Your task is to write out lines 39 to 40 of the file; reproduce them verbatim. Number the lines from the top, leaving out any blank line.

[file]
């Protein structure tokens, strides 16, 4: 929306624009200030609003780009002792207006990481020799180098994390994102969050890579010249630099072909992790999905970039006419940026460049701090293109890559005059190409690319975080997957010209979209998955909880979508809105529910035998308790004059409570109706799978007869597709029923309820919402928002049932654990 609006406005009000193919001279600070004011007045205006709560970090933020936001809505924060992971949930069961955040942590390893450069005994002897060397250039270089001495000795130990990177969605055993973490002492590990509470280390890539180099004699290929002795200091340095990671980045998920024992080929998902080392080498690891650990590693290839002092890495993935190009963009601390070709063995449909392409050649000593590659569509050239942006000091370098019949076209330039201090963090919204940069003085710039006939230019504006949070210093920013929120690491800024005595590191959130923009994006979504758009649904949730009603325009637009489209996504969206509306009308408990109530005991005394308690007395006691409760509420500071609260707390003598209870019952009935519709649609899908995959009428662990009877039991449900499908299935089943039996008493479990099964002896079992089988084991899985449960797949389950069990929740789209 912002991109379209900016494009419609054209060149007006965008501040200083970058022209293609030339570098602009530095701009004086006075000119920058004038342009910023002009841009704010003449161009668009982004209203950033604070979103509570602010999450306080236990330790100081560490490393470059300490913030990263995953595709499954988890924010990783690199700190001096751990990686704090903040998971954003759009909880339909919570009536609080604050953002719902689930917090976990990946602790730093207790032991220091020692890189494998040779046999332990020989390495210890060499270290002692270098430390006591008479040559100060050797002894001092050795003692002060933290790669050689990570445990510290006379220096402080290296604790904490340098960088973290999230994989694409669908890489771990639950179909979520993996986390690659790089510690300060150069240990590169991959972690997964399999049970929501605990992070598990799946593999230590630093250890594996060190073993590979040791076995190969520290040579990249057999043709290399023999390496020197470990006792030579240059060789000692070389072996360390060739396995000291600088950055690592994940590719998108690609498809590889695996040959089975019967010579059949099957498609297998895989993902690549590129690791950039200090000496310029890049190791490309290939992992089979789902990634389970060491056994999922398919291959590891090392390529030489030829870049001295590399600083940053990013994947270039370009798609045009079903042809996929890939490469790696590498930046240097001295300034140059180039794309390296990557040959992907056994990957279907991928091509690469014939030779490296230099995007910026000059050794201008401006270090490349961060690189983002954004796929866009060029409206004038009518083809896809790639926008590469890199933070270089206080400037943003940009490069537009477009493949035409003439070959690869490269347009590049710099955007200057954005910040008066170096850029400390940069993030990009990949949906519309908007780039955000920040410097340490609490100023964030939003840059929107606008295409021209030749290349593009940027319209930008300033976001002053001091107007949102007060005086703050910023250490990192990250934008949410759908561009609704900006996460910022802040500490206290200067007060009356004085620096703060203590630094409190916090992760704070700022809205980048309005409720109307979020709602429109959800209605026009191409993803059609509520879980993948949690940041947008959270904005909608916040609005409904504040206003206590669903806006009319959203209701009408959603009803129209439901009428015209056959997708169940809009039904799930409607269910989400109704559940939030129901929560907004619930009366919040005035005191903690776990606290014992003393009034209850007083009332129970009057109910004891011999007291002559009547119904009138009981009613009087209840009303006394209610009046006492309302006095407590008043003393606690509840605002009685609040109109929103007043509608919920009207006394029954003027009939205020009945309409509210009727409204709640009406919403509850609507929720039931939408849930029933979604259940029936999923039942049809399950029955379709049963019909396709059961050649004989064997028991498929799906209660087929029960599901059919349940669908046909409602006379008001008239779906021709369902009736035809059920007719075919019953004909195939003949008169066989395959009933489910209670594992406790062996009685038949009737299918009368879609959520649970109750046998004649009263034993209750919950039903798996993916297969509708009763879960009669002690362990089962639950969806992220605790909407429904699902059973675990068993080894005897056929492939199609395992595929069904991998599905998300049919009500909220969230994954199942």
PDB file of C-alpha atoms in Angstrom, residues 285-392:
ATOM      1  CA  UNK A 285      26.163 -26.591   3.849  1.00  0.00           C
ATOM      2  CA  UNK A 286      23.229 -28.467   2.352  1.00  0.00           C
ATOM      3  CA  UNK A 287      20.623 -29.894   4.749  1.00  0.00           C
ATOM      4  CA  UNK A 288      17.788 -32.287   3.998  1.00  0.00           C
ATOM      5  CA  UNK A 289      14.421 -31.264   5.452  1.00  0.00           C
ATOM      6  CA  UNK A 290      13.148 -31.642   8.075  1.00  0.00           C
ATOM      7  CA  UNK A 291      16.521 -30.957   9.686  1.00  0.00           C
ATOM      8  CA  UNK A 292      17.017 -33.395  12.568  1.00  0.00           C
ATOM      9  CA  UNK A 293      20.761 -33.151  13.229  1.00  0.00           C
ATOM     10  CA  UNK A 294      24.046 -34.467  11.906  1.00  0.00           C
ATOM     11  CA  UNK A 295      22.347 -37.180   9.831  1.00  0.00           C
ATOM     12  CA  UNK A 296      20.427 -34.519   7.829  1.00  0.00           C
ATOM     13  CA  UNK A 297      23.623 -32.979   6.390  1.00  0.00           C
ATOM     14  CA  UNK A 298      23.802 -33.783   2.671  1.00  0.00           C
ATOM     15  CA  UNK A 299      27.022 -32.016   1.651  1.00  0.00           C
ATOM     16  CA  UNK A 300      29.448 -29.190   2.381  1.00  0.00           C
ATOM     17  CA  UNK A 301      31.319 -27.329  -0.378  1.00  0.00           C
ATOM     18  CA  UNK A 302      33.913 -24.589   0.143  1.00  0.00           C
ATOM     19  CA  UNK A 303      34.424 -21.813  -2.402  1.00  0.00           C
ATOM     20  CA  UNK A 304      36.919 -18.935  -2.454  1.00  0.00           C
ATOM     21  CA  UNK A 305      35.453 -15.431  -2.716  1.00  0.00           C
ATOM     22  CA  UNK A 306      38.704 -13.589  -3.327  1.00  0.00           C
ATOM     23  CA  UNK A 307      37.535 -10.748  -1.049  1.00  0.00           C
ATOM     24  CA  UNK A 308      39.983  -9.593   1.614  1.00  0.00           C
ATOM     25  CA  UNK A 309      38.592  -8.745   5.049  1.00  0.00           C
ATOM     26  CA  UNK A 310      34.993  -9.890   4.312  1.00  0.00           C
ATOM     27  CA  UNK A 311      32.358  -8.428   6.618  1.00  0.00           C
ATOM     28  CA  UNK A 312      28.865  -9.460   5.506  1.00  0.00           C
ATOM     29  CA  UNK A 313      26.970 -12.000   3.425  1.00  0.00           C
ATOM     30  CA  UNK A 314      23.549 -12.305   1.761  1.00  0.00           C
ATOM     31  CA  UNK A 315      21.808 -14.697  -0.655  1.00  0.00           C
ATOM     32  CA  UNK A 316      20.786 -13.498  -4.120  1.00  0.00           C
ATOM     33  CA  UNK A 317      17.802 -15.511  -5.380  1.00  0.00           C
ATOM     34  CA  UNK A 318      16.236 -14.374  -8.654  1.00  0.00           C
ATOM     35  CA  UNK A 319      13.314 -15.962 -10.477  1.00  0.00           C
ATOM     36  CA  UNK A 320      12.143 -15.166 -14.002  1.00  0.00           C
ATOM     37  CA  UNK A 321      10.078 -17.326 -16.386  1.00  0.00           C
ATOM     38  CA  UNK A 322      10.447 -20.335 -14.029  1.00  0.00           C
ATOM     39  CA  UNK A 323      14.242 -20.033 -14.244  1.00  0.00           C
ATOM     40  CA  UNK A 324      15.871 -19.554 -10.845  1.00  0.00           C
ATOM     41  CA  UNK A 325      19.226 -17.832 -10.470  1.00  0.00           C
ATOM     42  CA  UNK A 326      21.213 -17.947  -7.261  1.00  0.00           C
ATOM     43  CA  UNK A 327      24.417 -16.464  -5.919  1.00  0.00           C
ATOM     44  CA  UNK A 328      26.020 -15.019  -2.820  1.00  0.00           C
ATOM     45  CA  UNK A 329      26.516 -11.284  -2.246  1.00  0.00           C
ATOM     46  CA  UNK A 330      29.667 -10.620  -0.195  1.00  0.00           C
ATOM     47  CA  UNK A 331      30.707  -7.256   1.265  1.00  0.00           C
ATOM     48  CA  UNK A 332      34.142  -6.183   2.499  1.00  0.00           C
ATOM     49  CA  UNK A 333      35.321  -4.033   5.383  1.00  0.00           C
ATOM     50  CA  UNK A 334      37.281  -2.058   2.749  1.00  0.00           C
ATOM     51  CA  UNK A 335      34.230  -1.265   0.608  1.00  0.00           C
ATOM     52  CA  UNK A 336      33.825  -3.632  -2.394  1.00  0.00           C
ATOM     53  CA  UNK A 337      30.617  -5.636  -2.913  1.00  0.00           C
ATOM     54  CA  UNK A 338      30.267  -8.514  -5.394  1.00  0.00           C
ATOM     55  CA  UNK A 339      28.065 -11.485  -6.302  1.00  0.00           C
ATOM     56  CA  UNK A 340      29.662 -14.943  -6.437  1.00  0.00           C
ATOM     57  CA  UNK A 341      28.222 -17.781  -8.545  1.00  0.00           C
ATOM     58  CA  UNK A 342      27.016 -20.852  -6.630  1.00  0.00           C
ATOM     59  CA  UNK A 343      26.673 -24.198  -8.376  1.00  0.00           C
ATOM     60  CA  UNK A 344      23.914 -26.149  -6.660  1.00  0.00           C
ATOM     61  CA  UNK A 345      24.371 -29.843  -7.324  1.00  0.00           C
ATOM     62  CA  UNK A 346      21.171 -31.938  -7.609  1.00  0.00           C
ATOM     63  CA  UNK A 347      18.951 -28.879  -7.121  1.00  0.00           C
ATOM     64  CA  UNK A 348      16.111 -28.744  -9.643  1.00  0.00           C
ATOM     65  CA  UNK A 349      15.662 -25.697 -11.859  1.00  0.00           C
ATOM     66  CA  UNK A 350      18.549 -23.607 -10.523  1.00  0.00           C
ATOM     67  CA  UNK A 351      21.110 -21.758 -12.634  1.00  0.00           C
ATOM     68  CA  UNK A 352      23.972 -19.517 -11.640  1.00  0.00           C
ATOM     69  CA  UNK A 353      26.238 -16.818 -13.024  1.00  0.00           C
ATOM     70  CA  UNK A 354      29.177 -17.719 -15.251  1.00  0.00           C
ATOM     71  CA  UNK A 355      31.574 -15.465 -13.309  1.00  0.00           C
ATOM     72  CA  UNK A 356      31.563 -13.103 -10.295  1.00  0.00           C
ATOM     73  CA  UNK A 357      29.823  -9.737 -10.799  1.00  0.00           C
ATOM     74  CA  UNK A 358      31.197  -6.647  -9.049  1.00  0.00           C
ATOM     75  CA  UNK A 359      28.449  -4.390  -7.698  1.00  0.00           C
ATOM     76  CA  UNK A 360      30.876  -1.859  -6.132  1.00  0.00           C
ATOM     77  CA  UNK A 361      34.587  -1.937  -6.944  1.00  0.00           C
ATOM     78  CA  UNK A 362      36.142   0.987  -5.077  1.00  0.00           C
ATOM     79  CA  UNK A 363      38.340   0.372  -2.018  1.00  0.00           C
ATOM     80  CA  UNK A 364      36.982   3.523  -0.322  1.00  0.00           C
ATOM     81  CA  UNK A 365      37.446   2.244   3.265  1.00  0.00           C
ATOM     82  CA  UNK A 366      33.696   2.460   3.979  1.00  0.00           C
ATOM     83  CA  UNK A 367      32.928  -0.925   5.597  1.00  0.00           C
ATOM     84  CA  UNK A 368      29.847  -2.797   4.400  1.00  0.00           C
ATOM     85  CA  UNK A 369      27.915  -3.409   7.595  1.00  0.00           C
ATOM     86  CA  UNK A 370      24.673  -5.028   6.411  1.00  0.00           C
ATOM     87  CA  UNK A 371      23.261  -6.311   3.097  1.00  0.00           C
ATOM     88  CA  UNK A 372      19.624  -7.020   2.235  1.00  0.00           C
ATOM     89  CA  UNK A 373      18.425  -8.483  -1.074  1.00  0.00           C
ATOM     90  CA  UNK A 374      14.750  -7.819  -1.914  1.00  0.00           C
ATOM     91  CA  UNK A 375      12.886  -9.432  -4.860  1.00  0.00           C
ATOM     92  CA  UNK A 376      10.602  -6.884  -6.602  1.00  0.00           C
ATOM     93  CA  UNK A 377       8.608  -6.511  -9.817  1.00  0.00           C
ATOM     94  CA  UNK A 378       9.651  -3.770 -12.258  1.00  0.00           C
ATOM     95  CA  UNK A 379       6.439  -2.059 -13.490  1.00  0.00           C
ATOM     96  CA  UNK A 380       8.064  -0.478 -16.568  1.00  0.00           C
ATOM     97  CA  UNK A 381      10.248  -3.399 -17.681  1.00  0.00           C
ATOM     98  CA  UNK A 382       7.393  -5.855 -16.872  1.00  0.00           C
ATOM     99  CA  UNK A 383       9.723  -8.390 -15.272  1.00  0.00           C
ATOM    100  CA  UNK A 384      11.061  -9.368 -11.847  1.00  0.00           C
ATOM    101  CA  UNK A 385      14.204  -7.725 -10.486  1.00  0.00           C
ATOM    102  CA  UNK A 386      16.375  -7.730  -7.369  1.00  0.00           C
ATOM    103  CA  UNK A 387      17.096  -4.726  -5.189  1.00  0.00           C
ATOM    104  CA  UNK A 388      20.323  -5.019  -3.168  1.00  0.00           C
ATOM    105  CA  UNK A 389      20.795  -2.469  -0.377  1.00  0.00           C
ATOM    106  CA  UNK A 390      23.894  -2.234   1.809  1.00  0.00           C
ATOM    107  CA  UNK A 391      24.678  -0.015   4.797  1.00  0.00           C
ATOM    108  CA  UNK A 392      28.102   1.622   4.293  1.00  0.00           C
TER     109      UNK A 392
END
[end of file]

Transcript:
ATOM     37  CA  UNK A 321      10.078 -17.326 -16.386  1.00  0.00           C
ATOM     38  CA  UNK A 322      10.447 -20.335 -14.029  1.00  0.00           C